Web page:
Thursday, 4 December 2014

The Correlation of UK and Irish Wind

Shock of the century - Ireland and Britain have similar weather systems !

Once again, there is talk of exporting Irish wind to the UK. It seems that the basic rules of supply and demand are not understood anymore. If you are going to supply a product, then it must be at times when the other party has a demand for that product. Otherwise, you end up paying them to take your product (See here for evidence of that payment structure in place for Irish wind).

As I type, (20:16 on 4th Dec) the latest update from
shows 355MW of wind for All Island. This is about 13% of total Irish wind capacity. shows 580MW, about 5% of total UK wind capacity. So right now, on a cold winter night in December, there is demand in the UK for Irish wind energy. But, we dont have it. In fact, we are importing 707MW from them.

Below shows the wind profiles for All Island wind generation in Ireland and wind generation in UK for last week - from 20th to 26th November. Make up your own mind.  Are there any major opportunities for exporting wind to UK ?

All Island wind generation for Ireland - 20th Nov - 26th Nov 2014

UK wind generation 20th Nov - 26th Nov 2014

Have the Irish authorities actually worked out the correlation of wind between the two Islands for a whole year ? I don't know, but it looks like their UK counterparts have done.


  1. At Tuesday's DCENR workshop, Prof. O'Malley pointed out that there is a correlation between wind and wave as well. If you are saturated with wind you cannot later add wave energy.
    But there is worse. Projects like the MAREX initiative (see are primarily aimed at export to the UK at the expense of destroying the Co. Mayo heritage.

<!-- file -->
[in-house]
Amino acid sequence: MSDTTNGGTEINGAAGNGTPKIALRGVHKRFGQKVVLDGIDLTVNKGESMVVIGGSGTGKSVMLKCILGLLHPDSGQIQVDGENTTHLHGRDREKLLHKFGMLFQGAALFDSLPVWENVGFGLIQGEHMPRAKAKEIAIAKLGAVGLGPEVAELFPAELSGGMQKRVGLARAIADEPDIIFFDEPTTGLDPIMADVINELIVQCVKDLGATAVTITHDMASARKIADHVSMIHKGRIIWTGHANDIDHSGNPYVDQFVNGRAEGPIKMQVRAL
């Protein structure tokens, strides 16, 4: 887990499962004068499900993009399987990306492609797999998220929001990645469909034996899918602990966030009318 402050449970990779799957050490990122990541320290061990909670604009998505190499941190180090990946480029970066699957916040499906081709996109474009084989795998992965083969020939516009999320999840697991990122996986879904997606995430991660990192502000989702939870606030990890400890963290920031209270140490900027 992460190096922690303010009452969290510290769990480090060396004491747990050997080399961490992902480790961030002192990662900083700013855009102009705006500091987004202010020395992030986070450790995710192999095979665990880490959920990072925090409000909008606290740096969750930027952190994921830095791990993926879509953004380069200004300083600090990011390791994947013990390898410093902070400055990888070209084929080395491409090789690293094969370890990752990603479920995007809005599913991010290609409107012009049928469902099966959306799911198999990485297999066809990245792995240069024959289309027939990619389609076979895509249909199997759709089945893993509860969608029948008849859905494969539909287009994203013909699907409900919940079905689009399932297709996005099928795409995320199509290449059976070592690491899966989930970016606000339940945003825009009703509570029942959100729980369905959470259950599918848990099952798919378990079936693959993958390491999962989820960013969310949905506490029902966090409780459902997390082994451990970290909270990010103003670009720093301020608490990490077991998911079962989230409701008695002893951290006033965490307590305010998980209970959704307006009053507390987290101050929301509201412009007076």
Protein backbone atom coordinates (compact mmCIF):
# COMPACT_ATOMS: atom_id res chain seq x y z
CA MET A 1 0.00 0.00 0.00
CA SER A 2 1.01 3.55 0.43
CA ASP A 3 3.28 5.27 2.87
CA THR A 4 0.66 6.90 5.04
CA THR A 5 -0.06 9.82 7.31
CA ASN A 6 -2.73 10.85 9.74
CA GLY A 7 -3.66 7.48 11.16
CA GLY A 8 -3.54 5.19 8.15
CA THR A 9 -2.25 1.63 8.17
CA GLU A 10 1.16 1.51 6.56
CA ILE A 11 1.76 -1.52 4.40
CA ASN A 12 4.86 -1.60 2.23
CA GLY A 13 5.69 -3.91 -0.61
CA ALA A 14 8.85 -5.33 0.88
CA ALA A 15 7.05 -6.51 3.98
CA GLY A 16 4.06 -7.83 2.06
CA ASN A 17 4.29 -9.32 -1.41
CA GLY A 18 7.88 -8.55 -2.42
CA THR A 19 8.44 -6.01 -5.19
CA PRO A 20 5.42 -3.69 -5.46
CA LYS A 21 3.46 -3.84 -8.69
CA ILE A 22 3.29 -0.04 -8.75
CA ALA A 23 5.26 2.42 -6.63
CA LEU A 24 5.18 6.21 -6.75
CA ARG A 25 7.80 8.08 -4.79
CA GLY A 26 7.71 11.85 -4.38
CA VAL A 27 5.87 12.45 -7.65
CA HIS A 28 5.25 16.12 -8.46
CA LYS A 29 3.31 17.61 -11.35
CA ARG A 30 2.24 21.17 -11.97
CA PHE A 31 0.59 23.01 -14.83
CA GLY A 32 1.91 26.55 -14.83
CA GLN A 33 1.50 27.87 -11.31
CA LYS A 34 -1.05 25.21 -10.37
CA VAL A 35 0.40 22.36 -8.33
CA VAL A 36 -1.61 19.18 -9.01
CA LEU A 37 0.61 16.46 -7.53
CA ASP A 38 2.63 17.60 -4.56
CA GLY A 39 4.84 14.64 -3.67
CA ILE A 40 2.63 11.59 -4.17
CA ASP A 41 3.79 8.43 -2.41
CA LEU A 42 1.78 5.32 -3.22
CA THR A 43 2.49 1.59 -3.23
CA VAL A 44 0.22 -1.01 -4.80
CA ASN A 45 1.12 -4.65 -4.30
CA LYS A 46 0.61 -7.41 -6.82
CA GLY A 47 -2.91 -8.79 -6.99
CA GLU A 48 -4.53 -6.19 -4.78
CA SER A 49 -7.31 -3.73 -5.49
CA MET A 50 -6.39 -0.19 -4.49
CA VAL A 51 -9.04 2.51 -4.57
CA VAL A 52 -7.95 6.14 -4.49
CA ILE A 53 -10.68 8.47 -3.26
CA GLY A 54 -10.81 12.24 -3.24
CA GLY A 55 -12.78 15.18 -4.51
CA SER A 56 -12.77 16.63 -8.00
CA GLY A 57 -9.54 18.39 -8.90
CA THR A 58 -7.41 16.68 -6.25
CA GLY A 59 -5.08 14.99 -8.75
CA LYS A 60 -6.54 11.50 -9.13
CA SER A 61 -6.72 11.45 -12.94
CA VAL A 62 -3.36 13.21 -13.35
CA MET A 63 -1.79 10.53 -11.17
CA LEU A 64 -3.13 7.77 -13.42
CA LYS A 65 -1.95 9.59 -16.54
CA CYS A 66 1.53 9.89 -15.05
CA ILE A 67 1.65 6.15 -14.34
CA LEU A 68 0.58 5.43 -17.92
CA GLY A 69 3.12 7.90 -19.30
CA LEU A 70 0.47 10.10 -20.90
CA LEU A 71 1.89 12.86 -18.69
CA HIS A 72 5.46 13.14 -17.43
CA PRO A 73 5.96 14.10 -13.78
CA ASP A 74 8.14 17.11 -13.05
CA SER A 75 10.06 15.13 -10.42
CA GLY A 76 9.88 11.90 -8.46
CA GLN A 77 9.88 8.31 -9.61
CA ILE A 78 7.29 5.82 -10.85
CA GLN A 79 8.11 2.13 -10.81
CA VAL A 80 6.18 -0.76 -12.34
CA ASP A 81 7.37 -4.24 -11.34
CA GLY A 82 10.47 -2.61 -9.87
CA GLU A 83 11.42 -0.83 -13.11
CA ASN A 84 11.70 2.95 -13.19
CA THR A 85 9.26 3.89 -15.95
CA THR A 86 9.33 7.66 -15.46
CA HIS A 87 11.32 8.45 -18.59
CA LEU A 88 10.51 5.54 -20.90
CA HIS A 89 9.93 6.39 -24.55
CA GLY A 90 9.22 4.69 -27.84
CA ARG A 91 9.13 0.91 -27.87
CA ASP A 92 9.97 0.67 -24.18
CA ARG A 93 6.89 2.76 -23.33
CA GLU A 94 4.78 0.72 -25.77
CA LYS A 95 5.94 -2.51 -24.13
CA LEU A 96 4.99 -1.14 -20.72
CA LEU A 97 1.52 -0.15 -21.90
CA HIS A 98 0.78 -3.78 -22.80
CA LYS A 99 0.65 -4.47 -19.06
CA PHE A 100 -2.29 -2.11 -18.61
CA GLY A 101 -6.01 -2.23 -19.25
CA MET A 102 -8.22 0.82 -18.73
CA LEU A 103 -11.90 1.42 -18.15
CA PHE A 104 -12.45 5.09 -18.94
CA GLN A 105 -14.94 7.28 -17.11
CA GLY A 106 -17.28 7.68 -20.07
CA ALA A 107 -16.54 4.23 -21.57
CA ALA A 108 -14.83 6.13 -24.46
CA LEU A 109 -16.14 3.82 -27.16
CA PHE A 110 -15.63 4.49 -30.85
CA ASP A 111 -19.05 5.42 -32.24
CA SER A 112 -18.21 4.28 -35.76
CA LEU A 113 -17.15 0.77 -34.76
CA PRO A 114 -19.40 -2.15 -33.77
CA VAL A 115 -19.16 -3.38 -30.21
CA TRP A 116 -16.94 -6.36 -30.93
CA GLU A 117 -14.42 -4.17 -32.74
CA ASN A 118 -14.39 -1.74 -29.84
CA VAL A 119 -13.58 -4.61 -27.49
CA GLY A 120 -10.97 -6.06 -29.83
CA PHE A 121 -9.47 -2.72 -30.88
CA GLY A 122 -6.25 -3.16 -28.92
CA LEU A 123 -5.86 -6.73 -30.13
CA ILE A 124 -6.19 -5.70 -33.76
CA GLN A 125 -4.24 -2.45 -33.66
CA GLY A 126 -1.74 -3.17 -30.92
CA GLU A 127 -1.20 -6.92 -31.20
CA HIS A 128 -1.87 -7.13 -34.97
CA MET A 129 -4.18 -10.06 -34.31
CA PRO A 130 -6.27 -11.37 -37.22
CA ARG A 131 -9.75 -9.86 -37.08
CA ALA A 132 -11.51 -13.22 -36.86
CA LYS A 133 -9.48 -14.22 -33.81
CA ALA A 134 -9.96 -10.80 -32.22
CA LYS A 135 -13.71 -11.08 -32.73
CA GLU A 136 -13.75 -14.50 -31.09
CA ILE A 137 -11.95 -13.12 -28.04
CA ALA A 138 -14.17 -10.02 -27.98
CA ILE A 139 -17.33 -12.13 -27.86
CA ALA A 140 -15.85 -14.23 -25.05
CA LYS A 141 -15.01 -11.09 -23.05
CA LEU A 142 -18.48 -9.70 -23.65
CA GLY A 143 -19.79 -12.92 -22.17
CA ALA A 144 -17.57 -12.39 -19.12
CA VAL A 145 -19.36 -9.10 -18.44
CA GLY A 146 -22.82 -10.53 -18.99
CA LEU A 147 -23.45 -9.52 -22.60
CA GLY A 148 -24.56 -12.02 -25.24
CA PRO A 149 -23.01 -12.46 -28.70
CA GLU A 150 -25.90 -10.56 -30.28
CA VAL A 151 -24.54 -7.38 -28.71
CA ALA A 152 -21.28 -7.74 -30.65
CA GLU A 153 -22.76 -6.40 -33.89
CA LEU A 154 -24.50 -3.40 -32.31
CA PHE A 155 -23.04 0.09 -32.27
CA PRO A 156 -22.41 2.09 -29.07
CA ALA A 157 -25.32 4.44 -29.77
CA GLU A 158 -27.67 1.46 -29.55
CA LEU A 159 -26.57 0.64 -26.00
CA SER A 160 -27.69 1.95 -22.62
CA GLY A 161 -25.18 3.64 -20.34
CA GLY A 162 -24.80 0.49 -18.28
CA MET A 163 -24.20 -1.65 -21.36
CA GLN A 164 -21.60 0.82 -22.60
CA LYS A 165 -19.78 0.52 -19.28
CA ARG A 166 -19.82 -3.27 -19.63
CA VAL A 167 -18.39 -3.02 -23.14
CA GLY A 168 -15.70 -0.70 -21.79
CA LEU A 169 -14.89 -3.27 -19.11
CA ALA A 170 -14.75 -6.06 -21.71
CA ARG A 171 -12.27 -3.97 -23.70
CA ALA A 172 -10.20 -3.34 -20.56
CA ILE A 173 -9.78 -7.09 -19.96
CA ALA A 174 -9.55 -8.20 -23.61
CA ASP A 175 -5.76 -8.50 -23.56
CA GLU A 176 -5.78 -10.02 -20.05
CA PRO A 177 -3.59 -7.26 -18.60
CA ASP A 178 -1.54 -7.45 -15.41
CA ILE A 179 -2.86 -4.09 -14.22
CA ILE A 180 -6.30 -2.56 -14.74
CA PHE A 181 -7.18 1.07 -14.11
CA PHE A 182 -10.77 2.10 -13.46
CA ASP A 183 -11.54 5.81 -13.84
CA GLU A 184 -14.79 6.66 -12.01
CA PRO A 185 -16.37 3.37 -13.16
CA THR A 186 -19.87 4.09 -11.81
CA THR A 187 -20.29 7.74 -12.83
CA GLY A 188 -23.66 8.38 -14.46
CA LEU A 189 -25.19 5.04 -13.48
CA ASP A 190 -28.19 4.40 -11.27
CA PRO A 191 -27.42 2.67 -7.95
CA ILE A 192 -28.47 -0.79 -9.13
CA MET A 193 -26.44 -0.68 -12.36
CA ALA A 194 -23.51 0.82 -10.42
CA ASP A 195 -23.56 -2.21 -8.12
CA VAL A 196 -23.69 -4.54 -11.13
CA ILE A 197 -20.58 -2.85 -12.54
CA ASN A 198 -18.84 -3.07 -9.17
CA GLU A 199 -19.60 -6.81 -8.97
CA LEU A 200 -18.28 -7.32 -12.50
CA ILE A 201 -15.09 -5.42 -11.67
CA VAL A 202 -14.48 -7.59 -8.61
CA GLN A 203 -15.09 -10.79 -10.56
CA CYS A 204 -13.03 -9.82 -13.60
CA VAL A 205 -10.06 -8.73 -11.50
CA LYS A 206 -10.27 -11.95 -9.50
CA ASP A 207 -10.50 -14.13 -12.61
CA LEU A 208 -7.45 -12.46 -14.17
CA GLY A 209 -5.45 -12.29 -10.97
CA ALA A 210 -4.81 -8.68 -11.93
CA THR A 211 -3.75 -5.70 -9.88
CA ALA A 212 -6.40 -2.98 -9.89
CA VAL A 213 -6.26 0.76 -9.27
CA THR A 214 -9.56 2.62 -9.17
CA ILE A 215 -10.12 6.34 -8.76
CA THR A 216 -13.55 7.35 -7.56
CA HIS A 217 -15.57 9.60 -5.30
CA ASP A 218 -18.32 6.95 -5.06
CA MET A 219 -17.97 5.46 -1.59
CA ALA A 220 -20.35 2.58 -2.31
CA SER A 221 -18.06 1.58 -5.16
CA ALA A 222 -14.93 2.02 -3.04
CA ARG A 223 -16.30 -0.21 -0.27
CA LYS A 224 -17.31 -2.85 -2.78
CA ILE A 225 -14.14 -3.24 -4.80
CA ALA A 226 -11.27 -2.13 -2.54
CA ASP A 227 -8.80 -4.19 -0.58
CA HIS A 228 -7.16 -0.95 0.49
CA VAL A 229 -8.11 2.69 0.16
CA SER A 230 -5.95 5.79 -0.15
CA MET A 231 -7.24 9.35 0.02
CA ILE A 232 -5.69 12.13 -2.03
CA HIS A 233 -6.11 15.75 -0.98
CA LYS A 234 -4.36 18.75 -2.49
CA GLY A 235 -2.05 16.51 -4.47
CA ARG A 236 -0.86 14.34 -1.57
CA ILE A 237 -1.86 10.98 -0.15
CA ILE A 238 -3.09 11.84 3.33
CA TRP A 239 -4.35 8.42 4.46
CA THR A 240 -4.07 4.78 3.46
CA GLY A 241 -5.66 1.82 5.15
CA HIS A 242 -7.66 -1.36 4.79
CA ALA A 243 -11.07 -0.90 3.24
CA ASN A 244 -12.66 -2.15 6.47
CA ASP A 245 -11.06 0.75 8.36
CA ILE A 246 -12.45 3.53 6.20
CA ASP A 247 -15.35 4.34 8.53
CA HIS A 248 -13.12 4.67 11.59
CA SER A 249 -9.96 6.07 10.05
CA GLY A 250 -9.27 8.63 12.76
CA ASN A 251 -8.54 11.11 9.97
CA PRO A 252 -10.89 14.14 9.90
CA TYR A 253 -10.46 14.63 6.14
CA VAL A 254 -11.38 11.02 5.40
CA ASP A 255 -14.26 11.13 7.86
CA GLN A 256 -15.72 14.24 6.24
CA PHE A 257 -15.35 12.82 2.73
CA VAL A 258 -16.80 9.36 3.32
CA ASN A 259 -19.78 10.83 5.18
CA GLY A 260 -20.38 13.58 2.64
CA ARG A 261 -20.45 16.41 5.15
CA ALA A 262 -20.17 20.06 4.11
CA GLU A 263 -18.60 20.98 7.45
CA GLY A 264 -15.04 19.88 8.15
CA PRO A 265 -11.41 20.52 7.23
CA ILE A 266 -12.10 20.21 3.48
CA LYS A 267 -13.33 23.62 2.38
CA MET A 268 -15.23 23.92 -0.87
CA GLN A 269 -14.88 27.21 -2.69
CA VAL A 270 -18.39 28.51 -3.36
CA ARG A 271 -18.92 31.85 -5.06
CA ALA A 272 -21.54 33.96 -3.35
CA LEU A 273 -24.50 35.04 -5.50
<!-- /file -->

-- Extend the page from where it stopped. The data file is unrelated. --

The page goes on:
2. The authorities have to be made to understand that rural stakeholders are not abstract entites to be manipulated by unelected "intermediate actors" and non-governmental organisations. Rural people are enfranchised citizens of this republic, and government energy policies should be oriented towards their betterment. Projects to despoil the Irish countryside by reconstituting the counttryside as the car battery of the United Kingdom serve no role in improving or even maintaining the interests of Irish citizens.

  3. We would like to commend the Irish Energy Blog for the detailed analysis it is providing to the public. We have accordingly provided a direct link to it from the West Cork Wind web site.

  4. Of course you can export wind. It already happens on a regularly basis - just look at Eirgrid flows versus Wind Generation. As a good example, take a look at EWIC flows tonight. The fact that exports don't occur across all 'windy' periods is more to do with the dysfunctional nature of the SEM market, rather than economics.

    Also worth noting that virtual flows occur on both interconnectors. So a zero flow does not mean nothing is happening, instead it suggests that (wind) exports are offsetting "fixed" long term import hedges belonging to the big suppliers.

    Nevertheless, as it stands, it may not be rational or economic to build a dedicated interconnector solely for wind exports. On the other hand, should the UK agree to provide ROC/CfD subsidies comparable to what they already offer their offshore projects, then that would change things. Whether or not the economic upside out weighs perceived social or visual impacts is a separate argument.

    1. The EWIC outward flows to UK occur mostly at night when demand is low. Hence, we get a poor price. Part of the justification for exporting large amounts of wind energy was that "the wind is always blowing somewhere" implying that when the wind is not blowing in UK, it will be blowing here in Ireland. This argument does not stand up to scrutiny. If it was the case, we would receive a good rate for it. So it is debatable whether we would actually receive a good rate in reality for large scale wind energy exports. Especially considering the fact that the cost of energy is a huge political issue in the UK. We could end up paying UK to take it, as sometimes occurs in the Danish system. So Irish consumers would be subsidizing UK consumers.

  5. It did'nt do Greece much good. They were better importing a bit of fuel and be done with it.